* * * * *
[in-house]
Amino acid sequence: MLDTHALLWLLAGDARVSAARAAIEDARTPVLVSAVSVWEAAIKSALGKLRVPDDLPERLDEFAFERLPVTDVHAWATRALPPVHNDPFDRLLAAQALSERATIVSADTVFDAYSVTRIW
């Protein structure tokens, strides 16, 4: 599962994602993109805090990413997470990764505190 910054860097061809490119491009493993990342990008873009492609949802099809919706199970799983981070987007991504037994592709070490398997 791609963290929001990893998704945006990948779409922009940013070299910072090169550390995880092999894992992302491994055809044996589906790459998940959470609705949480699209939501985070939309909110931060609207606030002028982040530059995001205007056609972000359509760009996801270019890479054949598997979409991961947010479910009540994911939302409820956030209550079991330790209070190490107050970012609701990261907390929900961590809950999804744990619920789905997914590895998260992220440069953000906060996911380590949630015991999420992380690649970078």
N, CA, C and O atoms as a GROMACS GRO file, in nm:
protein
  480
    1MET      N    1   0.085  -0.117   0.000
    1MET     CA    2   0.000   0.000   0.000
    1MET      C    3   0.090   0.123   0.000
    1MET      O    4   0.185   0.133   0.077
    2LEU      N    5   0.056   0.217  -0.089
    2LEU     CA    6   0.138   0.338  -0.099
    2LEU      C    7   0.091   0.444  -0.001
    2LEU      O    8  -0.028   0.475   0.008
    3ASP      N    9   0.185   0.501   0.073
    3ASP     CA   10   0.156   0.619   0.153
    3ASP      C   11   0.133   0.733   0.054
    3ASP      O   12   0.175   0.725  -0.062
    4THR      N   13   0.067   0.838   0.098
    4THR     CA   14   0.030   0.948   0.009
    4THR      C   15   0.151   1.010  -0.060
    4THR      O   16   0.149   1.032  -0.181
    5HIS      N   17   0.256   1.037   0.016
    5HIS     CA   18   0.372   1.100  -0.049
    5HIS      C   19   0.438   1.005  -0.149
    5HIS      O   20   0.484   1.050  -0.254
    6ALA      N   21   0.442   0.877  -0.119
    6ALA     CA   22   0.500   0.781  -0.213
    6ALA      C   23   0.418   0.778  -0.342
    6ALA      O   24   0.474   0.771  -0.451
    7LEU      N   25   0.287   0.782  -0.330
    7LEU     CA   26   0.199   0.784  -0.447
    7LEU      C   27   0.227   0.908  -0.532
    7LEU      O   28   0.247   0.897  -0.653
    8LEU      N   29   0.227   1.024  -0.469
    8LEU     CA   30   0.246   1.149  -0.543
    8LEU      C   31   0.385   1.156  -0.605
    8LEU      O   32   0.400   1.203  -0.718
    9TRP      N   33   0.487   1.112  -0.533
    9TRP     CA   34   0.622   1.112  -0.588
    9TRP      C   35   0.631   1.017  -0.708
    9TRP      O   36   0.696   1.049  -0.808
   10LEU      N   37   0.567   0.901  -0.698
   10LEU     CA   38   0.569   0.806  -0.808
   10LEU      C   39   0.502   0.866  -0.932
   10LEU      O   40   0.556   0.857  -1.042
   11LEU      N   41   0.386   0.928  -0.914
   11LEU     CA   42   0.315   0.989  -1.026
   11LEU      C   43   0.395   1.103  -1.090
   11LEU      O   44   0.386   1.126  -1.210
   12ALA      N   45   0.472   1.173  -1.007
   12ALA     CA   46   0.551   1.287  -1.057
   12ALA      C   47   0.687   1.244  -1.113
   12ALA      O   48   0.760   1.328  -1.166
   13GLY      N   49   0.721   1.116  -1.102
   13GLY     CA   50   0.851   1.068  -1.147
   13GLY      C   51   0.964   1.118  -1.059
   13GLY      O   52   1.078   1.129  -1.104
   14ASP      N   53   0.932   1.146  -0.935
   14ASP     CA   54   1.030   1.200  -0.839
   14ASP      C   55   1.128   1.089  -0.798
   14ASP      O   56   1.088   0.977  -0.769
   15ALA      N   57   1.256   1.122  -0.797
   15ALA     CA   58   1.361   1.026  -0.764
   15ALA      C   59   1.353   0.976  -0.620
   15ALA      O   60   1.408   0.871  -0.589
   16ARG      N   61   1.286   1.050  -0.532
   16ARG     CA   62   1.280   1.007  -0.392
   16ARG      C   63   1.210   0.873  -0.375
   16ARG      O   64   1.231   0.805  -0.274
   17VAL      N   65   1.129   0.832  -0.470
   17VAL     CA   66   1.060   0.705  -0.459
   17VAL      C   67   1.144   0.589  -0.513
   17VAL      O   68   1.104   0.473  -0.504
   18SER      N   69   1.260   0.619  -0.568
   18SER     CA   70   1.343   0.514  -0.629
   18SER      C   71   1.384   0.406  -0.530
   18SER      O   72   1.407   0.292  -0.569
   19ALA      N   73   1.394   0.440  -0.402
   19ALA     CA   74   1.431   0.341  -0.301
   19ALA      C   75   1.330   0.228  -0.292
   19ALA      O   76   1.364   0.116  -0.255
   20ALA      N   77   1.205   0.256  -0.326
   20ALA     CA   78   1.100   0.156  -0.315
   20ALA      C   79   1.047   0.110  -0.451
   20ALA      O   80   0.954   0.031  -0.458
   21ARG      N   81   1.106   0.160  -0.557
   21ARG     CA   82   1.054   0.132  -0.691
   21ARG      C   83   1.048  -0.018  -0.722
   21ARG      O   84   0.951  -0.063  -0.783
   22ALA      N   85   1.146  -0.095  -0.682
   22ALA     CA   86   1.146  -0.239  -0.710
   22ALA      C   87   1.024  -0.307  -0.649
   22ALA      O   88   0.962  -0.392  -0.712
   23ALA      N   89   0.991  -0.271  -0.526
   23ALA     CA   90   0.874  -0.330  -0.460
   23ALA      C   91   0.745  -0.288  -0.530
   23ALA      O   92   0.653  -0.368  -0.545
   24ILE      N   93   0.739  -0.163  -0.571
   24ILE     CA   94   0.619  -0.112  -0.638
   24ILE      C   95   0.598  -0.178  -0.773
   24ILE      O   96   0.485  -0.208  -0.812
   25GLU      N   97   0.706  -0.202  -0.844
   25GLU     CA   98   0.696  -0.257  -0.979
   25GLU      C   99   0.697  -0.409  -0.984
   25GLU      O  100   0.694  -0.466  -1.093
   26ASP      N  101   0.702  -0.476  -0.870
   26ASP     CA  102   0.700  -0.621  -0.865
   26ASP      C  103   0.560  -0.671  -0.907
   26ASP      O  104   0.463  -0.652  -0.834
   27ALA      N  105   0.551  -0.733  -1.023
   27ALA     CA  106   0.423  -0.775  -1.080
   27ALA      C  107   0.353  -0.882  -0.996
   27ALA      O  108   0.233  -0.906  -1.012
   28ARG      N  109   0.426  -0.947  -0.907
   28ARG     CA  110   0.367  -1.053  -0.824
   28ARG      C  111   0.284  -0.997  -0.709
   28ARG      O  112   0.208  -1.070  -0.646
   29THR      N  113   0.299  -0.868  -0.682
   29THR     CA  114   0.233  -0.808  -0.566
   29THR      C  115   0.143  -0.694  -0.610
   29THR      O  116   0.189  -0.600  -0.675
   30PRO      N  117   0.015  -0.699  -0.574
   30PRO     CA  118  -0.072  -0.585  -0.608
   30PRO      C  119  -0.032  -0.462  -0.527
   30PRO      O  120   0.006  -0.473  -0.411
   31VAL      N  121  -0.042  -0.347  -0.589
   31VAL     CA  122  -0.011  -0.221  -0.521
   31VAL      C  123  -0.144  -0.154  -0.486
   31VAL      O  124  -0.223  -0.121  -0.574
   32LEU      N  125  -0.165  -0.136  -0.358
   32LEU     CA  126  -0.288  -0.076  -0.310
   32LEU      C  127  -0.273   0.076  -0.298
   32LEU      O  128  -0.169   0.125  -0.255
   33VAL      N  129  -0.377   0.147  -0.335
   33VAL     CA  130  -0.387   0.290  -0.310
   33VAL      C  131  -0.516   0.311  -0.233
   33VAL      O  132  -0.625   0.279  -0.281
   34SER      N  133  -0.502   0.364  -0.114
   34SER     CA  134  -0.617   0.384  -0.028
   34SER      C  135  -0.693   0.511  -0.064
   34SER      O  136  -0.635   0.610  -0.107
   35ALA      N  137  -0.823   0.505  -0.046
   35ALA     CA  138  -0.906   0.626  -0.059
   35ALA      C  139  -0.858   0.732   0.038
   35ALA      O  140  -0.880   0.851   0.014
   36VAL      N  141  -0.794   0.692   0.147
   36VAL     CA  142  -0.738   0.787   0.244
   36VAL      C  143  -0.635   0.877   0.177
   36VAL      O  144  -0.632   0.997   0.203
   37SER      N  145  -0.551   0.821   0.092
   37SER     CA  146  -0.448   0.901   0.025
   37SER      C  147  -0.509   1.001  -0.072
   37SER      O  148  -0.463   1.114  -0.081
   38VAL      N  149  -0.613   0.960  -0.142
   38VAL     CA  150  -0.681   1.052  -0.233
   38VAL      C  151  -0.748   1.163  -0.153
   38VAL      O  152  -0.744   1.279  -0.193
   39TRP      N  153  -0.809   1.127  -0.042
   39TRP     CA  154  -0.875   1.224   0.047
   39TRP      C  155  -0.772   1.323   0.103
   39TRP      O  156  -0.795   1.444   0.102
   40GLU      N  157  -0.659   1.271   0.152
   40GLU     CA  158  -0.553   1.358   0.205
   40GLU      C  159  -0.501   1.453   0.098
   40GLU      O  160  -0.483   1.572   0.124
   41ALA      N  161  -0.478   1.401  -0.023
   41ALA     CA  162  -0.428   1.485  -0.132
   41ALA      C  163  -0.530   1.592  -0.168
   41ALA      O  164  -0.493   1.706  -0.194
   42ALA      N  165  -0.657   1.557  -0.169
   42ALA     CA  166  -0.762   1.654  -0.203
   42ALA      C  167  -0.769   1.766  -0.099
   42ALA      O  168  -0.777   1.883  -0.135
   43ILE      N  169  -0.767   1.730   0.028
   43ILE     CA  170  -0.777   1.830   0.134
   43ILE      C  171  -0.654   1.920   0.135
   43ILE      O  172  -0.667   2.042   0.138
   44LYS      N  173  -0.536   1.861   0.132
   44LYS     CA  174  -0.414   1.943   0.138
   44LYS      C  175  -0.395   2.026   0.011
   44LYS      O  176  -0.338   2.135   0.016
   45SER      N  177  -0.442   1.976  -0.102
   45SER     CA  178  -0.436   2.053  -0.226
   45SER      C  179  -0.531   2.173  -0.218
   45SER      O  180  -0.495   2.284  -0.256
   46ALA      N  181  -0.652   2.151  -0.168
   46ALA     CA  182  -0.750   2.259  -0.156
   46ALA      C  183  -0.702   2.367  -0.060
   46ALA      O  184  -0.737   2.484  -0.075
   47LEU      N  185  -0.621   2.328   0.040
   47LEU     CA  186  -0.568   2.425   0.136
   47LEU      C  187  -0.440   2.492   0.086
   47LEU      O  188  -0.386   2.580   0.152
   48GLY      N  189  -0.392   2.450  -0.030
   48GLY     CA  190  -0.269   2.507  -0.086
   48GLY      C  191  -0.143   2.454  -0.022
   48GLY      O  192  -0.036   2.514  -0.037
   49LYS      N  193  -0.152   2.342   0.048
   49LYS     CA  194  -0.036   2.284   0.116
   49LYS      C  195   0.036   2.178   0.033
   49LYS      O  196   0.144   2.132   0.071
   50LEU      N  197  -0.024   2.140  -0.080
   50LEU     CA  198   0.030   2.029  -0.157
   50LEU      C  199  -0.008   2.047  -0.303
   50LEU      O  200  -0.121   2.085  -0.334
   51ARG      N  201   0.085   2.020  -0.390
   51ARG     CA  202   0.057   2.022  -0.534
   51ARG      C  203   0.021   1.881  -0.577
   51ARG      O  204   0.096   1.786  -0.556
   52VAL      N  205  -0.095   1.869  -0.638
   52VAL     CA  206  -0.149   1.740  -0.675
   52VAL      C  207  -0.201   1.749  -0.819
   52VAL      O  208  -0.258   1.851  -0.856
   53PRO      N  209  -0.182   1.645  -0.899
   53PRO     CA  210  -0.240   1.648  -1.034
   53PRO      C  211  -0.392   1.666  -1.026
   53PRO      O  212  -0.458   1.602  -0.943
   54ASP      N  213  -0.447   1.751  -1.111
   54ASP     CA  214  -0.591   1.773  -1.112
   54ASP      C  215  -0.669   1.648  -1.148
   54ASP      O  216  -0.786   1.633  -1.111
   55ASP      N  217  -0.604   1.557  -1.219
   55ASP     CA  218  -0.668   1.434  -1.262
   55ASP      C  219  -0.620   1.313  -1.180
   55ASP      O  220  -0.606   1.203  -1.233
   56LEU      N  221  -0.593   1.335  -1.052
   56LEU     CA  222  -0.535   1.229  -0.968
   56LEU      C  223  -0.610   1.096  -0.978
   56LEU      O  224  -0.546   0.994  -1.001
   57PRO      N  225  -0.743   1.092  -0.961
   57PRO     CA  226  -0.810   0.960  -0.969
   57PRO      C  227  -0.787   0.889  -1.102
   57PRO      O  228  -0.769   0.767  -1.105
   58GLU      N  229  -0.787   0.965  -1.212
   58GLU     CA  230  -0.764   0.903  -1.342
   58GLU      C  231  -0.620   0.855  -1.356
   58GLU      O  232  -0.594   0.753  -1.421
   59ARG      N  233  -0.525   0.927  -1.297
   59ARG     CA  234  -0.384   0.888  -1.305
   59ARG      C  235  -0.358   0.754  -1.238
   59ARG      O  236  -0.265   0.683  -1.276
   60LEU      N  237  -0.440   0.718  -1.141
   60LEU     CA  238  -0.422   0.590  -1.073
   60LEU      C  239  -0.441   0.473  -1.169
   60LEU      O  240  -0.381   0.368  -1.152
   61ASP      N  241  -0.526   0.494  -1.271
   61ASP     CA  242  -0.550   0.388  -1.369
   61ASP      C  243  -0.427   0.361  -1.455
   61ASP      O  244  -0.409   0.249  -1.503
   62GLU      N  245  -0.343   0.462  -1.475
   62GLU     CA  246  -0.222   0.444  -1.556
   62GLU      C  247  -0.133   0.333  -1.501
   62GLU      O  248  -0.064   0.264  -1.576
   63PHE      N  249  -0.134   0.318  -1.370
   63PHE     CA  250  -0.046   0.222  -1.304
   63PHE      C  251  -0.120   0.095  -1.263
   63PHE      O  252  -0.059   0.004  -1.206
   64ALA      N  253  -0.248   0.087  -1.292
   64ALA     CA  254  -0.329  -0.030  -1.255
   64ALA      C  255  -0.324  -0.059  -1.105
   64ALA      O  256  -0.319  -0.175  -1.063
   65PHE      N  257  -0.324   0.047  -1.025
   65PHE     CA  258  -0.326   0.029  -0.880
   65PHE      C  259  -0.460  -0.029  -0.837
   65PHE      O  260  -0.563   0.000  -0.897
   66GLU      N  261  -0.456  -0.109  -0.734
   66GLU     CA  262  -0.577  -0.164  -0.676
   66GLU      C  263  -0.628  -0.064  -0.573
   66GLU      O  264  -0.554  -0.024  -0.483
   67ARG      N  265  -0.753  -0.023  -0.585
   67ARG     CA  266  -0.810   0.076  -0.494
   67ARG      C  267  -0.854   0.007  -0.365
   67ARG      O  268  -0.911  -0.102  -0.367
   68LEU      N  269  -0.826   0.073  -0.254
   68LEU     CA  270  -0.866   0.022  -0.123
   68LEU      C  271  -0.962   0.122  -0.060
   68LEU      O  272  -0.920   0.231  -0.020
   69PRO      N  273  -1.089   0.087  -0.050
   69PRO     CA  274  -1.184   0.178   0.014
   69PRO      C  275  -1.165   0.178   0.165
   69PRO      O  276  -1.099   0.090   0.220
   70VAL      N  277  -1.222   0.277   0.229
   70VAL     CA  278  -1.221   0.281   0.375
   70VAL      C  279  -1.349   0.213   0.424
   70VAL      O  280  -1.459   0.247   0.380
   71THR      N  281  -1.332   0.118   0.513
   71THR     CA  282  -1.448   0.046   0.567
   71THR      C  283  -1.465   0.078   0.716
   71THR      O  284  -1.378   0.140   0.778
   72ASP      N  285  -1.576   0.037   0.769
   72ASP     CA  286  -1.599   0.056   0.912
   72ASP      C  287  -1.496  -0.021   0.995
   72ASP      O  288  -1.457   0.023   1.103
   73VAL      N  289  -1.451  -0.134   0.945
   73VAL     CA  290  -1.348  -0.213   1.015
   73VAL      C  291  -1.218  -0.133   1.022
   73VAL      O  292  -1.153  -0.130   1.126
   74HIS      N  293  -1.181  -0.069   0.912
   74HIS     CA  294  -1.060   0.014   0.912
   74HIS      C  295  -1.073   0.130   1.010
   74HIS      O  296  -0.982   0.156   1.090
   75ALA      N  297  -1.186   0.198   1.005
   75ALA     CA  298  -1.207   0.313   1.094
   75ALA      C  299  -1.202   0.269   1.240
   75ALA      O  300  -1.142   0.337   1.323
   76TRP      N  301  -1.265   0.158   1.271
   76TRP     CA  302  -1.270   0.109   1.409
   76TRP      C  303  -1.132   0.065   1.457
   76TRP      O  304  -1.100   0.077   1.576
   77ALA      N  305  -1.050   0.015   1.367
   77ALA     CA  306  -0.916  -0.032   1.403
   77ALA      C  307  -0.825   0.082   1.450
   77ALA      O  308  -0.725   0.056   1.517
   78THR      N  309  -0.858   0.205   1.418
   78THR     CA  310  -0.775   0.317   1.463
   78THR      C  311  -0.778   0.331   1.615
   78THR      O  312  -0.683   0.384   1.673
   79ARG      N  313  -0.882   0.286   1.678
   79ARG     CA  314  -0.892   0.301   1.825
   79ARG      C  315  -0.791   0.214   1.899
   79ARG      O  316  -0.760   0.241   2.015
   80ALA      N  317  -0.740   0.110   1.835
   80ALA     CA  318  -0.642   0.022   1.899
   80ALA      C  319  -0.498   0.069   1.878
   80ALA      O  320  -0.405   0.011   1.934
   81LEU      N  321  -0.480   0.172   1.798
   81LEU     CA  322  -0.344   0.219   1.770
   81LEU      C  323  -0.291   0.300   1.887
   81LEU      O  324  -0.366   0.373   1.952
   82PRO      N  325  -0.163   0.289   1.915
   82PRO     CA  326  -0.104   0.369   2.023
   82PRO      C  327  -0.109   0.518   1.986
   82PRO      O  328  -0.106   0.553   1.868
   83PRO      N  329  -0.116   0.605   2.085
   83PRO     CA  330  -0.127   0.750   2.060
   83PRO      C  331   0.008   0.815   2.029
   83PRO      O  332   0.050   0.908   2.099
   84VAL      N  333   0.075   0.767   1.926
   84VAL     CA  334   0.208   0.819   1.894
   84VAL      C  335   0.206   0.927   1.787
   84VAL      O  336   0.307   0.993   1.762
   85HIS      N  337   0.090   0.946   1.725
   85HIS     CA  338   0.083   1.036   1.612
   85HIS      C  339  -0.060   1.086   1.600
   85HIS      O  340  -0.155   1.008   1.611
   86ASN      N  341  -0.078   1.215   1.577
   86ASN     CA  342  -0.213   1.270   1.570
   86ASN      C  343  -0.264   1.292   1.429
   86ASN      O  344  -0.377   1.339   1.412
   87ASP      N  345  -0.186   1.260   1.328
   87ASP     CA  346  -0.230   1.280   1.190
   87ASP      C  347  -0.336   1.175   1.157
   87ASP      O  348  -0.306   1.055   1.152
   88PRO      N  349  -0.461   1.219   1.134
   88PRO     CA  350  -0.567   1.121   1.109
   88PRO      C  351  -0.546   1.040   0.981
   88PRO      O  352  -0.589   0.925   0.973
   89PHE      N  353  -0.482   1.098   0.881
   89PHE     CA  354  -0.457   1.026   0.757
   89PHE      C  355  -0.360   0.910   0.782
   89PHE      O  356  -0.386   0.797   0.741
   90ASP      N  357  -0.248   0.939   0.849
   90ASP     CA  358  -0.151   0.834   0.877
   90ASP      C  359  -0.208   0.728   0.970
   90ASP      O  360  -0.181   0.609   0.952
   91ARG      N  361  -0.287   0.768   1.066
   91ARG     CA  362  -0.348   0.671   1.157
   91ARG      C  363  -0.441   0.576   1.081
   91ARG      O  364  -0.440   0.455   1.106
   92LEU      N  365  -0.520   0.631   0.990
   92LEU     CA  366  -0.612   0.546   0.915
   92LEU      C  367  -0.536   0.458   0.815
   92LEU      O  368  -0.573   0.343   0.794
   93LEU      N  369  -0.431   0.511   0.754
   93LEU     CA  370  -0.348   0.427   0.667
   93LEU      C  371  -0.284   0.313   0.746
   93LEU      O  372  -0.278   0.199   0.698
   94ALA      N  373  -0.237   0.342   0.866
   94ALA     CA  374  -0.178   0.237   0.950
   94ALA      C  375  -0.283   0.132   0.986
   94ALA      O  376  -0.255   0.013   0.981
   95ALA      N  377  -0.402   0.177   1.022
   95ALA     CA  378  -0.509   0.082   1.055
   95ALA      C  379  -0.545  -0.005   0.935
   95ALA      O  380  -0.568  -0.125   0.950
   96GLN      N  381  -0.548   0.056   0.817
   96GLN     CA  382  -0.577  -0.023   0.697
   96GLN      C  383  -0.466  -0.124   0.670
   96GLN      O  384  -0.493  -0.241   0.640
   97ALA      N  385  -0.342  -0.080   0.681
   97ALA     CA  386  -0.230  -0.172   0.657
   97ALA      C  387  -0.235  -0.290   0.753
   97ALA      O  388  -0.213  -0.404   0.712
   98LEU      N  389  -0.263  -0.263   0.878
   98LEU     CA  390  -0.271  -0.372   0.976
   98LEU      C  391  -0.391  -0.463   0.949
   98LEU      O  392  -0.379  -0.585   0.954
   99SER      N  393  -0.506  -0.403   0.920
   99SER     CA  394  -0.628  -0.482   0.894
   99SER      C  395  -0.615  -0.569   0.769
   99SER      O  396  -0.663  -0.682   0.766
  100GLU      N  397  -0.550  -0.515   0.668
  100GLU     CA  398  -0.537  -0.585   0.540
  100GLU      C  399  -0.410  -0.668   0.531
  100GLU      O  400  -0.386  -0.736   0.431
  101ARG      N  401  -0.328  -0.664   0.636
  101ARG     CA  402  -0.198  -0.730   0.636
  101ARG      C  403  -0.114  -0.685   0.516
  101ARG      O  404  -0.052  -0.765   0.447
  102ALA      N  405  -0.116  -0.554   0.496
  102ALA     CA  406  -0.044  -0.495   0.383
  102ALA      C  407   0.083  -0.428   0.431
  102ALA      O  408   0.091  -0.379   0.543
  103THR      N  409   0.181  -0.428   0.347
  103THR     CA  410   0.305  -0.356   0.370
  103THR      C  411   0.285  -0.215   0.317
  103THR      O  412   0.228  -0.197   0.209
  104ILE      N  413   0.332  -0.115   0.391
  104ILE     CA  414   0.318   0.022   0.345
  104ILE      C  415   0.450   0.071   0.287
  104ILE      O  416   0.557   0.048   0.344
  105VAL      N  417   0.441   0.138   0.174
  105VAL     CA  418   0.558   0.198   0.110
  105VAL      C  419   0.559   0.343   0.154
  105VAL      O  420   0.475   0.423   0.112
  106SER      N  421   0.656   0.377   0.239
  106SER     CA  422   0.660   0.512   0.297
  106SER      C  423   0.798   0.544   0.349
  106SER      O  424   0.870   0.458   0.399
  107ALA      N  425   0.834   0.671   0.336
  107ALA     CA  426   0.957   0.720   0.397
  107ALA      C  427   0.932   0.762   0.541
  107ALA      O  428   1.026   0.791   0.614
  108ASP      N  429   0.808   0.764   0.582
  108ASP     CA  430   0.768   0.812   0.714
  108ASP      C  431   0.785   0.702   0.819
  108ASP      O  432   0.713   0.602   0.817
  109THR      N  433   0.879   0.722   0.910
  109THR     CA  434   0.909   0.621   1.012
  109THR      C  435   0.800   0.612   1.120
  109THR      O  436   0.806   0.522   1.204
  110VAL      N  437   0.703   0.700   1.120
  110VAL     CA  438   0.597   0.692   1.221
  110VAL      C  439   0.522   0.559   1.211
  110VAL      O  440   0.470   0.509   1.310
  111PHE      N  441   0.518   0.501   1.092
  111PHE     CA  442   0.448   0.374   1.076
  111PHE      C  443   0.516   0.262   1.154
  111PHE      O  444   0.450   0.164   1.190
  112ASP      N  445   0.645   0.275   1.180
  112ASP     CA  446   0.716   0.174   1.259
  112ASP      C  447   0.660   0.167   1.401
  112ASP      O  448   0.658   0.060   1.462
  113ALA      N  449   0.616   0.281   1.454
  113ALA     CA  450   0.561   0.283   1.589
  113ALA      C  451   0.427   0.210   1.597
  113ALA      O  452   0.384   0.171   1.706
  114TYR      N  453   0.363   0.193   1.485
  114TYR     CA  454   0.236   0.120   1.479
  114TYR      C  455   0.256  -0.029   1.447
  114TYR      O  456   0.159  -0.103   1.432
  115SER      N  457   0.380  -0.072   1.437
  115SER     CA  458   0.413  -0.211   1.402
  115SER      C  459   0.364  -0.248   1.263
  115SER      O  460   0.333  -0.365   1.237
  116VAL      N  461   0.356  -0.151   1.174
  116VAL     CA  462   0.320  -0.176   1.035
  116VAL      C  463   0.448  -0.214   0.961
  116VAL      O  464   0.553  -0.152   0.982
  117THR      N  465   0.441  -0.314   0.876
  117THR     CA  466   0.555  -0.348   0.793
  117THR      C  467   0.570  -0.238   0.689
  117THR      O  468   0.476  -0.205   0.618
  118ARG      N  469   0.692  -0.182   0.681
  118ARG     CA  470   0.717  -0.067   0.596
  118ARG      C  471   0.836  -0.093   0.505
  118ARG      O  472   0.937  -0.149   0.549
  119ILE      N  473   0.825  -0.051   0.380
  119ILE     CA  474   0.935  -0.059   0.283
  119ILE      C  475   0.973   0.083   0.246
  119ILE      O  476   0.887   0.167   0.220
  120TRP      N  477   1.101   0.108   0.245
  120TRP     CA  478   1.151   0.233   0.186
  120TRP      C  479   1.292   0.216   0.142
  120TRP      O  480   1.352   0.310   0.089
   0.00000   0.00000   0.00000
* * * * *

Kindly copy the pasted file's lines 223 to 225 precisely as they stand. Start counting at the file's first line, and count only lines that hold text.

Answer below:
   55ASP      N  217  -0.604   1.557  -1.219
   55ASP     CA  218  -0.668   1.434  -1.262
   55ASP      C  219  -0.620   1.313  -1.180